Choosing a group of attractive echeverias is seldom a problem; finding them, however, can be. I troll the aisles of our local Big Box store’s plant department, searching for stranded California imports on the dismal cactus tables. I’ve gotten lucky every time. you may be able to make similar finds at local garden centers or home-supply stores. Spring garden shows are another good source-the sales areas are echeveria heavent! Fortunately, there are also specialty nurseries that offer scores of species and hybrids (see Sources on page 84).
Of course, there’s no need to limit yourself solely to echeverias; succulents like kalanchoes (the stunning plant shown here is K. thyrsiflora) and aeoniums are every bit as welcome. If it looks good, use it.–T.H.
4. FILL IN THE GAPS and top-dress the potting mixture. Once you’ve added all the plants you can (remember, it’s supposed to look crammed!), fill in any voids between the root balls with potting mix. If the gaps between the plants are too large, you’ll end up with something resembling a moonscape. Top-dress your creation with a small, nicely colored gravel. I’ve found that gravel in natural beige tones looks best and creates a pleasing desertlike effect. If you’re feeling adventurous, you can also add objects such as seashells or small bits of colored pottery. But go easy—additions of this sort should enhance the plants, not compete with them.
5. CARE. When deciding where to display your pizza, remember that the plants need full sun—otherwise, the leaf colors may fade and the plants may become leggy. Also, an echeveria pizza needs to be kept well watered, which is surprising, since echeverias look as though they ought to be able to withstand drought. But echeverias are not cacti, and should never be allowed to become bone dry. When assembled into a pizza, their need for moisture is compounded by the shallow container and sharp drainage. Fertilizer is also welcome. I use one sprinkle of 14-14-14 slow-release pelleted fertilizer after pot-up, and that is usually sufficient for the year. Fortunately, insect pests are not a problem with echeverias. Slogs, however, will munch the succulent leaves of some varieties.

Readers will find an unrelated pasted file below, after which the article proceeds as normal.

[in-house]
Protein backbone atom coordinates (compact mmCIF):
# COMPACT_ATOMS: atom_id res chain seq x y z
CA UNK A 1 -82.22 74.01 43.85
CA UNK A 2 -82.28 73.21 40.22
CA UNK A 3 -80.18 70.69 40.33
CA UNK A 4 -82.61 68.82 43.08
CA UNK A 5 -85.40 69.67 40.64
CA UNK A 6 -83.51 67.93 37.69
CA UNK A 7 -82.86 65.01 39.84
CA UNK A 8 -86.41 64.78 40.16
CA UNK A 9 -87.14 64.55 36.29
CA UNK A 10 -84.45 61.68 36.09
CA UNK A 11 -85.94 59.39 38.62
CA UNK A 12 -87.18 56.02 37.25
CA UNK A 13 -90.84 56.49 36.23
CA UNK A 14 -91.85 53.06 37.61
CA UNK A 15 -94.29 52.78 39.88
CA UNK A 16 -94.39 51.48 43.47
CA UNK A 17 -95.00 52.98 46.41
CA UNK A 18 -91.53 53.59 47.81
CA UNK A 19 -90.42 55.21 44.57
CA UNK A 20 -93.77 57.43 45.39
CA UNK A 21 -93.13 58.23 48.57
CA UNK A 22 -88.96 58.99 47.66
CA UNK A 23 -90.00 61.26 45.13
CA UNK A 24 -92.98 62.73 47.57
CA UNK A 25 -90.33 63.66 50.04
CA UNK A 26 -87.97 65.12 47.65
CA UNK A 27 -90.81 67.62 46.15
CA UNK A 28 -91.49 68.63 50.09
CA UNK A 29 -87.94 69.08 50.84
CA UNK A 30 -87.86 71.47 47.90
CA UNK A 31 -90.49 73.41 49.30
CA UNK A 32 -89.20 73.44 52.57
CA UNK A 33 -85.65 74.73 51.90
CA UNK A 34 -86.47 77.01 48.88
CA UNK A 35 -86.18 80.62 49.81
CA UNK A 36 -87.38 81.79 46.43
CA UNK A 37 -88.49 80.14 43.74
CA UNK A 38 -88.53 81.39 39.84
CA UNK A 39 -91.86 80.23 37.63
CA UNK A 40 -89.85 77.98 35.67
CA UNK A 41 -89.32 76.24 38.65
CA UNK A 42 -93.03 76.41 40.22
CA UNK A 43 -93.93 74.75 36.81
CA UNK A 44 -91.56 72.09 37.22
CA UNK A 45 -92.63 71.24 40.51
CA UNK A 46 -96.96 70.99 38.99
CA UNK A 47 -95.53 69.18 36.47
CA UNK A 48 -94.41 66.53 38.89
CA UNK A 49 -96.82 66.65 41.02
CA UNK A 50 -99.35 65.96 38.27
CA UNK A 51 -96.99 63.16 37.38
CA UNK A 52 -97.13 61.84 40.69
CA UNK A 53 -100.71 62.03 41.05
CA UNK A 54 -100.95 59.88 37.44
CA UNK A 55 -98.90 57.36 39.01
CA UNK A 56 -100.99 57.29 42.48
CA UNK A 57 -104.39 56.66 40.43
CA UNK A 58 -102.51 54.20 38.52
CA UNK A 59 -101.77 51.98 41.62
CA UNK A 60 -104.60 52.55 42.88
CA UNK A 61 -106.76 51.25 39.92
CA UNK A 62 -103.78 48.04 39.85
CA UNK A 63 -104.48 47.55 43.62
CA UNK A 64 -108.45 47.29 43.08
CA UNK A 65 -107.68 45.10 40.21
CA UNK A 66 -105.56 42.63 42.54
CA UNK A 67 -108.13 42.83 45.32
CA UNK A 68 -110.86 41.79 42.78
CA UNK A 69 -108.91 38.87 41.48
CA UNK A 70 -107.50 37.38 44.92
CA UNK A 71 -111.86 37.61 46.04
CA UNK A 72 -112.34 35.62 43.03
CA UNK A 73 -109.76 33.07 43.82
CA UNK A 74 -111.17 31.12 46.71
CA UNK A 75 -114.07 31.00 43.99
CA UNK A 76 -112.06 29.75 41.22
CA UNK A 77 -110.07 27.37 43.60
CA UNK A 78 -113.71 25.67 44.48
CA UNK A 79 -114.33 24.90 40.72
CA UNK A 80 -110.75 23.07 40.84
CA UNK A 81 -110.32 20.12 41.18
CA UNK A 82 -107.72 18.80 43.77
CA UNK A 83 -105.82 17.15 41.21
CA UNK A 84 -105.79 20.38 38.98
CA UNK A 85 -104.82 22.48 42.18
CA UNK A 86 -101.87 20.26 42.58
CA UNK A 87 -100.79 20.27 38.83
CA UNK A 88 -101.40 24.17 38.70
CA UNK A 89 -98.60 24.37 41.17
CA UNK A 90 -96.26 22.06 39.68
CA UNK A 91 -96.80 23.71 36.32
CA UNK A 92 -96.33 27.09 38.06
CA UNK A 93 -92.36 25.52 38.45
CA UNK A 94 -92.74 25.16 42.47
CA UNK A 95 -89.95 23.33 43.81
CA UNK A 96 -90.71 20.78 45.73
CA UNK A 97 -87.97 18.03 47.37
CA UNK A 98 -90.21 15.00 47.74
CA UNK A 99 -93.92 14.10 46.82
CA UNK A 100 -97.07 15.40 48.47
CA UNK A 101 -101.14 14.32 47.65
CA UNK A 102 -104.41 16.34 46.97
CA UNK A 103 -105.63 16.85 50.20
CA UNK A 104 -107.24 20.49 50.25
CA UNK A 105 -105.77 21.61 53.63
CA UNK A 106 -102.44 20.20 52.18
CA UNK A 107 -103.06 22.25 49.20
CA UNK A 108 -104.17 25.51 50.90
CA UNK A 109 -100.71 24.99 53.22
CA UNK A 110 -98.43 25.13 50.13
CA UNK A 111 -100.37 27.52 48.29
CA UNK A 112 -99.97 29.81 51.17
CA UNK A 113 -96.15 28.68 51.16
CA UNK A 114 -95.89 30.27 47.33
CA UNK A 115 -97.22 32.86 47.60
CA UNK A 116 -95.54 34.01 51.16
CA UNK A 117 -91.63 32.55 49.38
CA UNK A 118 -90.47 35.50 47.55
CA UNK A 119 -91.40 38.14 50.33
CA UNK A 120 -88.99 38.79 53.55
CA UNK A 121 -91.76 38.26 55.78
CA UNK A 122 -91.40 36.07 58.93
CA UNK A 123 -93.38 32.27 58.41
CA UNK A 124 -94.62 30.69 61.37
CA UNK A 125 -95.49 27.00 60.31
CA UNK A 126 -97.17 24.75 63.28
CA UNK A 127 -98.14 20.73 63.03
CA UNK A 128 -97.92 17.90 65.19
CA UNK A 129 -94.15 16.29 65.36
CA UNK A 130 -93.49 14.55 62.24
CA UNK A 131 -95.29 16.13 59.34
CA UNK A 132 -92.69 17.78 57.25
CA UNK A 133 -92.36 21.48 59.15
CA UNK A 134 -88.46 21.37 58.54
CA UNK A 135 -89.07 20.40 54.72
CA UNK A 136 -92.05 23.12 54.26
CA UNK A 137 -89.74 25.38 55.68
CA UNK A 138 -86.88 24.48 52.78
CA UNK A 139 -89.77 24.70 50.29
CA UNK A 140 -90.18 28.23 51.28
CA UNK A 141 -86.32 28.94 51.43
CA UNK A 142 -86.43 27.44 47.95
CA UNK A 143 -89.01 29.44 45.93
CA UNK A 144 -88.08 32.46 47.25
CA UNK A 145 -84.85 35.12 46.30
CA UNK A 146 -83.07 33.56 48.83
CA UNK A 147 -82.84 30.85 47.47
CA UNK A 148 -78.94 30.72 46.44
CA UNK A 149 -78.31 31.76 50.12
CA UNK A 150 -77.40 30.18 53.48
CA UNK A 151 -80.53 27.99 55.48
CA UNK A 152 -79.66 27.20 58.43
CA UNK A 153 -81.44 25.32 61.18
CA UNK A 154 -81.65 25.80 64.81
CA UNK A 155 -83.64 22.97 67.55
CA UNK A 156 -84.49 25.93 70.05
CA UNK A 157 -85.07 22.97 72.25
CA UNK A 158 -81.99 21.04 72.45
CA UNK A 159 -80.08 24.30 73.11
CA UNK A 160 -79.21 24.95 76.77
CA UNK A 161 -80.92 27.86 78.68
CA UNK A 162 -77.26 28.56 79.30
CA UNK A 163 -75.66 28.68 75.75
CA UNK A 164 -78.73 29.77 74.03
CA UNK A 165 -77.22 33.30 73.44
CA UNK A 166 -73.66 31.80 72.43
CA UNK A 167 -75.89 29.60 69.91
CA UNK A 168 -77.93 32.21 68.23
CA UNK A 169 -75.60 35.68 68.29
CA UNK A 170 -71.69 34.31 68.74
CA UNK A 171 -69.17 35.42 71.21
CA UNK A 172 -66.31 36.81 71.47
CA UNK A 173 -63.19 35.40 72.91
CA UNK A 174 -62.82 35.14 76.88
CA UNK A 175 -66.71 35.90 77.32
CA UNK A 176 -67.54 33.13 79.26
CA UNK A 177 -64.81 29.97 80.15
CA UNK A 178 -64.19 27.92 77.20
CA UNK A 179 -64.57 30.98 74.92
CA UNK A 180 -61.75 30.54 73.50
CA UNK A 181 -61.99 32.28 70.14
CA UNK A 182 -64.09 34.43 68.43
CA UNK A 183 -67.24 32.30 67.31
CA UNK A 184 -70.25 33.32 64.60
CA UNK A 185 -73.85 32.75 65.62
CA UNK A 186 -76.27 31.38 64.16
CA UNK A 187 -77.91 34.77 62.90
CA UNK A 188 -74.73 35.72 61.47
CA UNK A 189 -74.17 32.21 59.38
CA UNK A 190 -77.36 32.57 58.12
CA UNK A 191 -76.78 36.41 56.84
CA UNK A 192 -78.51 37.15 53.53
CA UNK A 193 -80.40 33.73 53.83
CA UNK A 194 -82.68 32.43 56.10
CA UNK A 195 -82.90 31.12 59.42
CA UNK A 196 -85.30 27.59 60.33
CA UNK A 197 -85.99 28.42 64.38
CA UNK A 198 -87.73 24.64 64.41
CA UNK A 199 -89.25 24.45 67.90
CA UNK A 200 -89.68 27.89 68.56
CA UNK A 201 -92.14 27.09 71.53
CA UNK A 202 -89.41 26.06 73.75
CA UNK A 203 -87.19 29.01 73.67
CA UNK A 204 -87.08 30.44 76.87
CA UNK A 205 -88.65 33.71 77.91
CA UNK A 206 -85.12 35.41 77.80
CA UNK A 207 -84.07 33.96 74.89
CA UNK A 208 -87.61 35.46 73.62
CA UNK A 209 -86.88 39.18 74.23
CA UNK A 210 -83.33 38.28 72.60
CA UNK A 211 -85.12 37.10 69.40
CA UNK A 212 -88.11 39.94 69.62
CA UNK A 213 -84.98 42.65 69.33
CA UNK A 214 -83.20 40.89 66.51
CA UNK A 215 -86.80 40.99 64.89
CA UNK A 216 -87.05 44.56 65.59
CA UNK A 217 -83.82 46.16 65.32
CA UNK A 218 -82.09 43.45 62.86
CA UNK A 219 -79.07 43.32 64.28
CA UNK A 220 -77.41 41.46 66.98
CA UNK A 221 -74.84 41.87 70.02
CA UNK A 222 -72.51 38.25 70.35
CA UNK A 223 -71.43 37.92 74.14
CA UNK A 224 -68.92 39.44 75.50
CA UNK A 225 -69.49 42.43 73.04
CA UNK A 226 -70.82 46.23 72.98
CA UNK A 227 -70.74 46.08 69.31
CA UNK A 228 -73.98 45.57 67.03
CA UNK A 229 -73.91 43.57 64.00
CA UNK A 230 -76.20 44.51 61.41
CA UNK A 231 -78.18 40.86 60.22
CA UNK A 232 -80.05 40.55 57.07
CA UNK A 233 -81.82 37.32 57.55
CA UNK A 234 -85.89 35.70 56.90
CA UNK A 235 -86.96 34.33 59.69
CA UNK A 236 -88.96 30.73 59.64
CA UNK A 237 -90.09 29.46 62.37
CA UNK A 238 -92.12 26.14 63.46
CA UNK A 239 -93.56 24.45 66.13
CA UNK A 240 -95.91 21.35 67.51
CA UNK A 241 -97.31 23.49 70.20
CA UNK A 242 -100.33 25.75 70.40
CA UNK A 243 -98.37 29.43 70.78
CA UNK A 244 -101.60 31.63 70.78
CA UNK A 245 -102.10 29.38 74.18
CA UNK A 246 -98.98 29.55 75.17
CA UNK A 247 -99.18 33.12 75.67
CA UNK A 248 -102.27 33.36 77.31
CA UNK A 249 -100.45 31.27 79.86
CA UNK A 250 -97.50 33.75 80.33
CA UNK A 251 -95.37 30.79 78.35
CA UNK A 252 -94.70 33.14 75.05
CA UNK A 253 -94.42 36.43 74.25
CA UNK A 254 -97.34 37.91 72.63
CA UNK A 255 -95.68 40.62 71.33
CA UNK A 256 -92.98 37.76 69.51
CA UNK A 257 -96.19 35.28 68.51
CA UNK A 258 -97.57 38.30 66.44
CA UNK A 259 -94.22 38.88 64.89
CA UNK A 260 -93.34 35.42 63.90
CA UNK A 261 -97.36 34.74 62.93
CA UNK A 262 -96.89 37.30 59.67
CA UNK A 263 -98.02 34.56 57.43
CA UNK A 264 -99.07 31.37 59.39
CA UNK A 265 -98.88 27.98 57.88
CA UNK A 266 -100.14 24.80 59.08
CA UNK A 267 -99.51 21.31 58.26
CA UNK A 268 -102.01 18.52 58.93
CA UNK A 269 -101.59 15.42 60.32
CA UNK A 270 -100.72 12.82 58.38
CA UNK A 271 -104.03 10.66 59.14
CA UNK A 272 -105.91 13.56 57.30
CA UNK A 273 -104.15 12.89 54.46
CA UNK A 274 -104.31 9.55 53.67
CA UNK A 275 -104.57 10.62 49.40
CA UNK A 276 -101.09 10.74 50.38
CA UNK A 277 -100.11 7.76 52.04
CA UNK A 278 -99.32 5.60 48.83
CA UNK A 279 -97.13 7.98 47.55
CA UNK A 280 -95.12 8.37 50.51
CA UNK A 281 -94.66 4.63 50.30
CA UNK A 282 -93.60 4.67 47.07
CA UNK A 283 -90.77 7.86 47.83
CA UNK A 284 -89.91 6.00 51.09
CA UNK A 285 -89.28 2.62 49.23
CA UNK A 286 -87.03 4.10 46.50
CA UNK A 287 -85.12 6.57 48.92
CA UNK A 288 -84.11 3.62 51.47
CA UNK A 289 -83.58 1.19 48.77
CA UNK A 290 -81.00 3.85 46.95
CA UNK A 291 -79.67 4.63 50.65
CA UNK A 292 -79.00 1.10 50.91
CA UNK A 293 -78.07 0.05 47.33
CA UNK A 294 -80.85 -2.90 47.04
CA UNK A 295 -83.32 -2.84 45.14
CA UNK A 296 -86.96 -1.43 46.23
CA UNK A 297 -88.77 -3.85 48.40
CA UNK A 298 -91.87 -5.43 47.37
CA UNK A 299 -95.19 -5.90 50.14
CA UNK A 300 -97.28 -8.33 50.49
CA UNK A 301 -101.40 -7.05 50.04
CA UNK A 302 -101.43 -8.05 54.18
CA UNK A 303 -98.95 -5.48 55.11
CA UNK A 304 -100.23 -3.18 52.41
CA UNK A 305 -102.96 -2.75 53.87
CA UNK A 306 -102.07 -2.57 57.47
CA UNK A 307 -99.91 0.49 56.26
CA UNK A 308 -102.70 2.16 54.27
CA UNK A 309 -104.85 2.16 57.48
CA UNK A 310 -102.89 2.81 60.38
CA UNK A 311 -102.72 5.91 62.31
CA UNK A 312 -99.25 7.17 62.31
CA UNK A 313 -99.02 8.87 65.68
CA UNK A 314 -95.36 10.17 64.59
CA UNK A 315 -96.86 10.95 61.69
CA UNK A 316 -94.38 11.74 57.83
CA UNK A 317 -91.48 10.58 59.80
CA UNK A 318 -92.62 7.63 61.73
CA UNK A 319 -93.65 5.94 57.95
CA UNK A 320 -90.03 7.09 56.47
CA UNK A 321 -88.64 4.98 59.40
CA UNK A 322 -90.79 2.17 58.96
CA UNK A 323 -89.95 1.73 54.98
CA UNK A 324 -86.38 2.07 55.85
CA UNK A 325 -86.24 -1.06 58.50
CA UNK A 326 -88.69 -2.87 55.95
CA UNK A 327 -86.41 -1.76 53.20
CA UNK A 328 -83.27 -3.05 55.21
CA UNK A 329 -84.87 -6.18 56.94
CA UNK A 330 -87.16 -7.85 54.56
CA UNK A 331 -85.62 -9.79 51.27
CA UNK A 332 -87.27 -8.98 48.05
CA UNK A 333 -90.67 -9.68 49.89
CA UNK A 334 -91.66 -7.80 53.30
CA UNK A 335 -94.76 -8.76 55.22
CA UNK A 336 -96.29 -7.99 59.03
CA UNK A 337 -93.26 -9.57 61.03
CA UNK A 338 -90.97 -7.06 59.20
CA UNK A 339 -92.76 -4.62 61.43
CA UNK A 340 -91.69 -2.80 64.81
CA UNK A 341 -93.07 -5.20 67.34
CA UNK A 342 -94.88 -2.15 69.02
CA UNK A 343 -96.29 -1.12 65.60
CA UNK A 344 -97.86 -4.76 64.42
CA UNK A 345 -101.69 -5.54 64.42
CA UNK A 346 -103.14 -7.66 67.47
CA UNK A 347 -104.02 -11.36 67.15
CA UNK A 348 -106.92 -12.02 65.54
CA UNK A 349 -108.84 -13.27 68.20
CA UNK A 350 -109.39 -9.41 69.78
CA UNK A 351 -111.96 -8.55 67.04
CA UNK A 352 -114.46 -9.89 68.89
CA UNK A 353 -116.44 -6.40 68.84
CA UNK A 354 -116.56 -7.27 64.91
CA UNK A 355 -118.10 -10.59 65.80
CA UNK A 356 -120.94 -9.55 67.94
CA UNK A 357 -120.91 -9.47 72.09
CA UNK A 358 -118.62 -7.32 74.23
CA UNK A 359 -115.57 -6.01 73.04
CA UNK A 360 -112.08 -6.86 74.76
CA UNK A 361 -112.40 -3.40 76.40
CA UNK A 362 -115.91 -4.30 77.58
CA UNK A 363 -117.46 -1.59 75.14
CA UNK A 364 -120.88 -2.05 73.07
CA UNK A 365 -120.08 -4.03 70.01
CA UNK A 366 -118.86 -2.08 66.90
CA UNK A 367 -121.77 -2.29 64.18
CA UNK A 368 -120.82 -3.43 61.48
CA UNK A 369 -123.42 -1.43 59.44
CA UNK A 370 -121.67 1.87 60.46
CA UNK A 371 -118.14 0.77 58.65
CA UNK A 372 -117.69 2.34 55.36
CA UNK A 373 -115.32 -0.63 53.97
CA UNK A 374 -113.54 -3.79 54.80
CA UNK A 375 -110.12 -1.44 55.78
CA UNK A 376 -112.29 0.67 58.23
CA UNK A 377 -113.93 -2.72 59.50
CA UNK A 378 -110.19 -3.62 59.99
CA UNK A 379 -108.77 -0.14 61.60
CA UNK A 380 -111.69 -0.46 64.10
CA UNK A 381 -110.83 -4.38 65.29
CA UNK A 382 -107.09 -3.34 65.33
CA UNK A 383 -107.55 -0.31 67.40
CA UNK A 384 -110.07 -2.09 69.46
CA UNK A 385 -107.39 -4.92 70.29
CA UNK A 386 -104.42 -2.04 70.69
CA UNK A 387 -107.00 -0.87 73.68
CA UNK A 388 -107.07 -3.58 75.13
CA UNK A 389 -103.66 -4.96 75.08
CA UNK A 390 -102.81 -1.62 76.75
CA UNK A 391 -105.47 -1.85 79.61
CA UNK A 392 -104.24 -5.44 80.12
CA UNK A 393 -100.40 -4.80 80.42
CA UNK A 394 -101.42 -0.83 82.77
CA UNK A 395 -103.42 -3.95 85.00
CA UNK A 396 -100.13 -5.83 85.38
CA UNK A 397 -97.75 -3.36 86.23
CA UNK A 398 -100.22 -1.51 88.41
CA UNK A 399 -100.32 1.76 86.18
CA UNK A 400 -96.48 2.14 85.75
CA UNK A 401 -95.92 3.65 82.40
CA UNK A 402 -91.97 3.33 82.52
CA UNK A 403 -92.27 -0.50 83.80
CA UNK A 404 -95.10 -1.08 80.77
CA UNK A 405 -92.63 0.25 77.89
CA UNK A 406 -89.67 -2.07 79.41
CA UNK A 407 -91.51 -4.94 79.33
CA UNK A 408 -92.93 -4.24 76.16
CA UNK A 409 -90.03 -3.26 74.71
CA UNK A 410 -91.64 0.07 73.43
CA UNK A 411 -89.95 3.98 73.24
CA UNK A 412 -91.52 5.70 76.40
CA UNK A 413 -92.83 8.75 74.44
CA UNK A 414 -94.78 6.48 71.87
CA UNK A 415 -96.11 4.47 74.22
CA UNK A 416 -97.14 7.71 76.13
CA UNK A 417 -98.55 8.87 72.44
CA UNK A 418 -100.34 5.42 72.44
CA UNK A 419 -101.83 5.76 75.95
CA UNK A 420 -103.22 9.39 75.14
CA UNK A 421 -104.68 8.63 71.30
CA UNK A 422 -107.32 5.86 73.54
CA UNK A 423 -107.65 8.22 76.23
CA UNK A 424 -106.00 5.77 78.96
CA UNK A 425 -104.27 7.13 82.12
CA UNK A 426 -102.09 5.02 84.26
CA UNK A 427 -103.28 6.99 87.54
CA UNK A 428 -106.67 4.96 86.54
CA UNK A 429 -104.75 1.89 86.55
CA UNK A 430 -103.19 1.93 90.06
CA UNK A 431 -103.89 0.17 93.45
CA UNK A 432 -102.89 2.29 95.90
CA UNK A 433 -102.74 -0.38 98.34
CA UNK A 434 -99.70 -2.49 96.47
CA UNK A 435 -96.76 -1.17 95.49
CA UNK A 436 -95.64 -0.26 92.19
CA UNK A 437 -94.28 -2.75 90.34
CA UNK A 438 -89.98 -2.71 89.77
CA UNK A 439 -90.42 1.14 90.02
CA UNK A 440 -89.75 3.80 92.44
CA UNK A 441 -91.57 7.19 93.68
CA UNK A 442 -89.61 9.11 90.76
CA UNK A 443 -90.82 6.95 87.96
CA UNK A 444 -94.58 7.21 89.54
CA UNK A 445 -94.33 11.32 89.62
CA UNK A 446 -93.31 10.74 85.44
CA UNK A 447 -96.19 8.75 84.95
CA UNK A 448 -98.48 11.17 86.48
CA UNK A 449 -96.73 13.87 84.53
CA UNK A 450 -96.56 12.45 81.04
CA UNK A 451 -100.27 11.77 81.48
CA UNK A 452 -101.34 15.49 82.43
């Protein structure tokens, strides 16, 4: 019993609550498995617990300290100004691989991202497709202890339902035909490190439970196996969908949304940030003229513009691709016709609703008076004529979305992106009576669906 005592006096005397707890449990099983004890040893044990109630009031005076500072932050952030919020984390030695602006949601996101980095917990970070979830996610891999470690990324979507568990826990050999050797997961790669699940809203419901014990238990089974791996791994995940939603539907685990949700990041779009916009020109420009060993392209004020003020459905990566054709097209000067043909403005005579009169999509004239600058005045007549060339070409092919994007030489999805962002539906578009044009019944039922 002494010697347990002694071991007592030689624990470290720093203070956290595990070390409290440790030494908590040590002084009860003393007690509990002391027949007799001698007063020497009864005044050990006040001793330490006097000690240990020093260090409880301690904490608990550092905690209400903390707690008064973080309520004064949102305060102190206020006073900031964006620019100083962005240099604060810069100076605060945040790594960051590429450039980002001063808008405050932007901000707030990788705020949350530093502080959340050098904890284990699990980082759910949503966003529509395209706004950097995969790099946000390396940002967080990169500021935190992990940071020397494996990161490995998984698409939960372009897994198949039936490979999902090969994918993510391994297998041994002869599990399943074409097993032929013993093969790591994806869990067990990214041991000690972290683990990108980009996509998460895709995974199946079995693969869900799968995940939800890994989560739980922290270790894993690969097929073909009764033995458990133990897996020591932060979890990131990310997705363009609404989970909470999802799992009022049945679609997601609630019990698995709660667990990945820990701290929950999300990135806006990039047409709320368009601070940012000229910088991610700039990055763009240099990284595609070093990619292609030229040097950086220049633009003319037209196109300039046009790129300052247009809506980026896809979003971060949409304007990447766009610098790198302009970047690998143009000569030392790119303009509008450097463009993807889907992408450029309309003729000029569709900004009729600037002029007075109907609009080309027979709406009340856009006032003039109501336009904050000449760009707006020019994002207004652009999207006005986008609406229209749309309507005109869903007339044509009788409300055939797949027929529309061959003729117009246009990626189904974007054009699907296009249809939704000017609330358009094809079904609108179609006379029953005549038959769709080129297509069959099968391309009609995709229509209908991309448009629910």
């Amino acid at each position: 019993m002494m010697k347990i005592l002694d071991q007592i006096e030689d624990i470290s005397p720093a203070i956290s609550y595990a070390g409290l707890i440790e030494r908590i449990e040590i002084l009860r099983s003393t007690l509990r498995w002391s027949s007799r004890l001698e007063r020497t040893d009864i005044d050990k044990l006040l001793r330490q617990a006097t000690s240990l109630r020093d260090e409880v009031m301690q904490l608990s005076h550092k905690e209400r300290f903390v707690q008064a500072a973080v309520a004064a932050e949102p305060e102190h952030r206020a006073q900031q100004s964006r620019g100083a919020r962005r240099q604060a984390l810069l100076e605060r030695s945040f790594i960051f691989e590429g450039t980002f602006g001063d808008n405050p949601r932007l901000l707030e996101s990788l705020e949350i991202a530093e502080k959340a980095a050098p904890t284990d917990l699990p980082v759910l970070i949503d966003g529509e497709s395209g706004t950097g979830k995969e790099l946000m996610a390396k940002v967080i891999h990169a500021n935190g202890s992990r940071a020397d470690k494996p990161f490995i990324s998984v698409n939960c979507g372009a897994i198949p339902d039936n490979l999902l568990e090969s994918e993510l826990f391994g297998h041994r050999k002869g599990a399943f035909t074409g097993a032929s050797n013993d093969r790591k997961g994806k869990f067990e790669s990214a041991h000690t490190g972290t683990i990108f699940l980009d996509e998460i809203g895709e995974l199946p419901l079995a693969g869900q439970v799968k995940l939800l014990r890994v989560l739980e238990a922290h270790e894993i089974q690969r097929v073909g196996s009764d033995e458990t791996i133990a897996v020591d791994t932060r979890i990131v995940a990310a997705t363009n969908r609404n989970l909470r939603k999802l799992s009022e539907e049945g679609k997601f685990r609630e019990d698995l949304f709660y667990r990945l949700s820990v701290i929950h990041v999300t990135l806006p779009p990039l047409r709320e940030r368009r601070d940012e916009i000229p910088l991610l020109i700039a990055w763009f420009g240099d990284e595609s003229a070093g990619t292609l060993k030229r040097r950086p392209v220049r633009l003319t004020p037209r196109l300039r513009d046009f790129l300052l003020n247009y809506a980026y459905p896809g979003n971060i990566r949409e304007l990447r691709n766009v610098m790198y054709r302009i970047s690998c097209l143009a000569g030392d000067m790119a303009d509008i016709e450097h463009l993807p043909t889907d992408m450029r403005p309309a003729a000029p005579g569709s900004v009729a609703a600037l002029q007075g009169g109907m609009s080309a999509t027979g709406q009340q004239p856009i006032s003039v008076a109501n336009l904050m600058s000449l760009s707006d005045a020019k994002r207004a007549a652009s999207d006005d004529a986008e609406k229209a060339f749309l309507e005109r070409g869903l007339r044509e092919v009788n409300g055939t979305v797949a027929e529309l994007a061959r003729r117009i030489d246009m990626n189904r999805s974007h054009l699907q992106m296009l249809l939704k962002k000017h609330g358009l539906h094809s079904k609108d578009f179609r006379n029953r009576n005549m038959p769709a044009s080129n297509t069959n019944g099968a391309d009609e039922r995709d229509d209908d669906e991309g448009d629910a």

For sources of echeverias, turn to page 84.
BECAUSE ECHEVERIAS can’t tolerate hard frost, you’ll need to store your treasured plants indoors for the winter. It’s best to do this earlier than later; although the plants won’t be harmed by a light frost, why risk it? Don’t try to store the whole pizza “as is”; the plants won’t do well in the reduced light levels inside. You’ll need to disassemble your creation. Lift each variety separately, and check for yellowed leaves, insects, and overall health. Pot up the plants individually, using a sandy, sterile mix. Any kind of pot will do, since it’s just for short-term storage. Place the plants on your brightest windowsill or under grow lights. Give them less water than in summer, but don’t allow them to become shriveled. Watering once a week should be sufficient. If there isn’t enough light, your echeverias will stretch and become leggy. If you can, move them to a brighter spot. But even if you can’t, don’t despair—once they’re outdoors again in spring, they’ll make a miraculous recovery, ready to add character to your pizza creations for another season.–T.H.